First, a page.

Weatherlight Codename: "Mochalatte"
This is the set at which time R&D decided that Macintosh sound file names had run their course (be aware that many other Magic-related products also had sound file codenames). The Weatherlight design team decided to name this set after a fictional coffee drink. I think this has something to do with the fact that some of the design meetings were held at a nearby Starbucks.
Tempest Codename: "Bogavhati"
The card Bogavhati lent Tempest its codename, and that name was eventually worked into the card Vhati il-Dal.
No codename has confused people more than this one. In Tempest design, we had a strong poison theme. One of the cards submitted by Mike Elliott was a land named Bogavhati. It had a goofy activated ability that let you make your creatures "poisonous" with the drawback of returning them to your hand. When I asked Mike about the name, he told me that it was from Indian (India as opposed to American Indian) mythology. Bogavhati was a land of poisoned snakes. This name seemed perfect for a set about poison (or so we thought at the time), so I made it the set codename. The spelling, by the way, is my own, so don't expect to see any non-Magic hits with it on Google. Tempest was also the first set to have an in-joke about its codename in the set. That card was, of course, Vhati il-Dal.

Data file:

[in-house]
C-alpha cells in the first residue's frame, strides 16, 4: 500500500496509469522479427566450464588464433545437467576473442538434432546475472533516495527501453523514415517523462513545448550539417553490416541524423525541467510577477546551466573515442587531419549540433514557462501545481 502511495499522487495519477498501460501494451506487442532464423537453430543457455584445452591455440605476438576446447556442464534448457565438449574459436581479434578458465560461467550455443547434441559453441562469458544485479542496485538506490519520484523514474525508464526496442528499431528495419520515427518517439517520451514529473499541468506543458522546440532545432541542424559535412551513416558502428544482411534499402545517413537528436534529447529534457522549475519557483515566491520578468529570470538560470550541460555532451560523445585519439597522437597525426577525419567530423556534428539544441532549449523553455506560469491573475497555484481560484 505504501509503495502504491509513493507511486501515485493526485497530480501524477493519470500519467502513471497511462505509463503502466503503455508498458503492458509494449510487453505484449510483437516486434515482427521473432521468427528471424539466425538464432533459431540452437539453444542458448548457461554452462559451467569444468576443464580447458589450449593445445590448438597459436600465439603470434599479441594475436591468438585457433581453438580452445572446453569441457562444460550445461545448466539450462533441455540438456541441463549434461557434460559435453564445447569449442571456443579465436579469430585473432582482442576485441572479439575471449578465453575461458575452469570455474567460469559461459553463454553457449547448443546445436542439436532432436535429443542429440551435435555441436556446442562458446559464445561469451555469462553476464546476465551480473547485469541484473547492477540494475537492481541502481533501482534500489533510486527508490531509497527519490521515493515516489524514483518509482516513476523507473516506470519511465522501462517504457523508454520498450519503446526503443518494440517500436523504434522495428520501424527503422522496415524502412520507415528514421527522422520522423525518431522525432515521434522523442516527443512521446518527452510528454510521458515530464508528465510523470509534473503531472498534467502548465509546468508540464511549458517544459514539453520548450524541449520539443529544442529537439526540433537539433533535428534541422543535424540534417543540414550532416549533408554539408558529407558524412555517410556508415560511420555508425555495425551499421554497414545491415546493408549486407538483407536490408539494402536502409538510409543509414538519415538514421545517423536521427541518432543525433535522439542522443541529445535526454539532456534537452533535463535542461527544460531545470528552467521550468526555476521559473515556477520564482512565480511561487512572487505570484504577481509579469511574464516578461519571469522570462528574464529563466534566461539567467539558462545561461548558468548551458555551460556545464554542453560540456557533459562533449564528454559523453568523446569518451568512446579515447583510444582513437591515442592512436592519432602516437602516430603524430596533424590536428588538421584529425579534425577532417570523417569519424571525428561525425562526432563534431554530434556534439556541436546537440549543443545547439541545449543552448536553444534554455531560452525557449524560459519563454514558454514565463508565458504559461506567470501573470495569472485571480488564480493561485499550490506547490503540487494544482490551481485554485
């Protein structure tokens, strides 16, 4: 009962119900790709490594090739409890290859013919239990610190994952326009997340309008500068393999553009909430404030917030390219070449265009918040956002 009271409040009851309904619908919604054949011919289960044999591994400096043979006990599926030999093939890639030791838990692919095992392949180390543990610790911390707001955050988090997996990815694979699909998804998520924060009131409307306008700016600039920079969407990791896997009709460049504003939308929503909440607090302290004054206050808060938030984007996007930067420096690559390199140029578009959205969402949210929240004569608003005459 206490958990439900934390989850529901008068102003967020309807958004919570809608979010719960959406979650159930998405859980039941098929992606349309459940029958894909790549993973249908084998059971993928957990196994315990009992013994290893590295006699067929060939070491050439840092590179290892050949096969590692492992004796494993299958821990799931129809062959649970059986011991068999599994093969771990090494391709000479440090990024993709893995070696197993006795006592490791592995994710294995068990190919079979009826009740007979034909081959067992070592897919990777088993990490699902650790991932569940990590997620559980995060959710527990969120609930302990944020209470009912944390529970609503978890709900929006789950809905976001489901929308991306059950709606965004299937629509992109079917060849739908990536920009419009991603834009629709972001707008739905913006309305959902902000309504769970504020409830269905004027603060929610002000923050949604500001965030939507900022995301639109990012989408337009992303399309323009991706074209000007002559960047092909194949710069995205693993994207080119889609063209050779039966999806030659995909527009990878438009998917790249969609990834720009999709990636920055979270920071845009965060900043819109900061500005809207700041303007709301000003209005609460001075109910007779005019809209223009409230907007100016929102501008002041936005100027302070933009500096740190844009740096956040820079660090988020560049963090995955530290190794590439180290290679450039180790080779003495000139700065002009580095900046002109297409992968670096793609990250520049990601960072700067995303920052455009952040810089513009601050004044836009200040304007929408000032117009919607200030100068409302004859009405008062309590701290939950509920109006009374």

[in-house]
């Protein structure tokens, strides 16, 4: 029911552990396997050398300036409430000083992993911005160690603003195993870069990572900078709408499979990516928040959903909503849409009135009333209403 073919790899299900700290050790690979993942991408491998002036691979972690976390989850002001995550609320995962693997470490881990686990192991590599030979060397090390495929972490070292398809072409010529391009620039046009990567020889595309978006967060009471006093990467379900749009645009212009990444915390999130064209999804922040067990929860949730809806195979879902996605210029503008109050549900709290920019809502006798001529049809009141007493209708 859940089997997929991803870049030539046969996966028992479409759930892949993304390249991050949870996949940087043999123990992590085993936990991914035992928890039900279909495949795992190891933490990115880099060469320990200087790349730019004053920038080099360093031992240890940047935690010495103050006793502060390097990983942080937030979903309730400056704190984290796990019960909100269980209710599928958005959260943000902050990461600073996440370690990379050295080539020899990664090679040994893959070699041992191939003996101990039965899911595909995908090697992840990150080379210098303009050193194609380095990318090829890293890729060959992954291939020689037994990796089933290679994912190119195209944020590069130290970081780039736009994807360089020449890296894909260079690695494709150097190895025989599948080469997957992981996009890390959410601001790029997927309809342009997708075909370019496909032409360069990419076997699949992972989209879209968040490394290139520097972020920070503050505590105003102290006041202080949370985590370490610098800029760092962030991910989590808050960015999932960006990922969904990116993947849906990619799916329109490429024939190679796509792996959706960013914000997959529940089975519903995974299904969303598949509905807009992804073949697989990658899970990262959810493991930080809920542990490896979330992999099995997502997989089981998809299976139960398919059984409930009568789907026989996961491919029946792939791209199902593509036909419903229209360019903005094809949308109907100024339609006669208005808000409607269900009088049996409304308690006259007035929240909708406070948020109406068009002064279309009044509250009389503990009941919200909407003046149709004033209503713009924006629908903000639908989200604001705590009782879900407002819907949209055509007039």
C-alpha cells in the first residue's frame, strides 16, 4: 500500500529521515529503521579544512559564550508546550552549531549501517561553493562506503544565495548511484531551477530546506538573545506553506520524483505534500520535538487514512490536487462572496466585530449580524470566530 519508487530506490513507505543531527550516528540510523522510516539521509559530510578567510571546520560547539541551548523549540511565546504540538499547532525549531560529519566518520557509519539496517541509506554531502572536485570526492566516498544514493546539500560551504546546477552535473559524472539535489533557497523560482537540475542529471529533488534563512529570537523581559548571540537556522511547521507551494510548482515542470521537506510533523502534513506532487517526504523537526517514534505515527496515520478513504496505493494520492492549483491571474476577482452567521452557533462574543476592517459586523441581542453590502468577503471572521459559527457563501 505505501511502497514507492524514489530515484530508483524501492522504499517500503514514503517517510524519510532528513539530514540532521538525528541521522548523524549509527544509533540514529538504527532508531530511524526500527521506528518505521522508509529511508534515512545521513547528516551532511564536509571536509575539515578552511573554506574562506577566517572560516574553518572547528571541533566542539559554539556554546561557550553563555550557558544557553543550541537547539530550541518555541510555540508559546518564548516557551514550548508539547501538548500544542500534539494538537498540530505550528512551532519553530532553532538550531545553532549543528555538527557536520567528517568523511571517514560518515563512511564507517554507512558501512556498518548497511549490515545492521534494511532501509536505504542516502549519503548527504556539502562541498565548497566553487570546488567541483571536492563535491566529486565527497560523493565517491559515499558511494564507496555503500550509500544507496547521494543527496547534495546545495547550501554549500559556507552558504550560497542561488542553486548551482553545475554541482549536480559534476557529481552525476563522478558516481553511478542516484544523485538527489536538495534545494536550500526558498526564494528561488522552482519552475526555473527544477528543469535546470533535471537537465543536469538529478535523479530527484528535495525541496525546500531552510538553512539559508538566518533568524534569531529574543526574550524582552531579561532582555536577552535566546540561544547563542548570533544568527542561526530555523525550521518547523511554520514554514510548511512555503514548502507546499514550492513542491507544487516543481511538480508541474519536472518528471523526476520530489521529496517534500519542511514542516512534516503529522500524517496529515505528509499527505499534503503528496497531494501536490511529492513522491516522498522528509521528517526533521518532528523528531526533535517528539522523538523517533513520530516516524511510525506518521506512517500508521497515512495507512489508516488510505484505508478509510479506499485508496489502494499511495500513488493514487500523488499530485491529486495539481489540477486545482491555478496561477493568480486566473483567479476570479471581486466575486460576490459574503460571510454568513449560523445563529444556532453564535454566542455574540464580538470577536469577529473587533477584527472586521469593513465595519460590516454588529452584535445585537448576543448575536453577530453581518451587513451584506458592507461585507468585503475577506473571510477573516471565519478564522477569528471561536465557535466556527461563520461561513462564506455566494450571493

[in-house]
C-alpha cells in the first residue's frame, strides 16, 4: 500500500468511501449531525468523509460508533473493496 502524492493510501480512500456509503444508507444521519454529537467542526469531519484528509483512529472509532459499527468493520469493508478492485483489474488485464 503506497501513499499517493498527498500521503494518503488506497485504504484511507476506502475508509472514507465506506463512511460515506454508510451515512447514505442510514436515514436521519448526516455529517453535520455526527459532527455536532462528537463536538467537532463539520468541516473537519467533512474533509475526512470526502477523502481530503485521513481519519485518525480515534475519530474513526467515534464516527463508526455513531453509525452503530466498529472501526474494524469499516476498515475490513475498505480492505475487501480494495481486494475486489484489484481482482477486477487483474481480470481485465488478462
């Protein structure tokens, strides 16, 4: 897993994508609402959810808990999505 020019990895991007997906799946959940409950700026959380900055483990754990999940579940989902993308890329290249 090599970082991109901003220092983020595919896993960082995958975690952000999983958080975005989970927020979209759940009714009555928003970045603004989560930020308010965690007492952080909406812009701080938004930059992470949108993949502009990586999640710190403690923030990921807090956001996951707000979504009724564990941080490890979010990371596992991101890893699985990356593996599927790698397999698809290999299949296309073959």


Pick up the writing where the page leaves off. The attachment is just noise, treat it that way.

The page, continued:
Stronghold Codename: "Rachimulot"
Here's a trivia question that will someday make its way onto "Question Mark" (a daily trivia column I do on sideboard.com): What Magic expansion's codename was a reference to another trading card game? Rachimulot is a card in the Dungeons & Dragons trading card game, Spellfire. During Stronghold design, Spellfire cards came out that were illustrated with photos. Rachimulot had a photo of some decidedly unscary beast—a rubber rat by a drain. R&D found this so funny that we made it the Stronghold codename.
Exodus Codename: "Gorgonzola"
Beginning with this set, R&D started toying around with picking codenames solely by how funny they sounded. Also, I think this name might have been yet another poke at Spellfire; we kept joking about how we needed to make a "cheesy" expansion.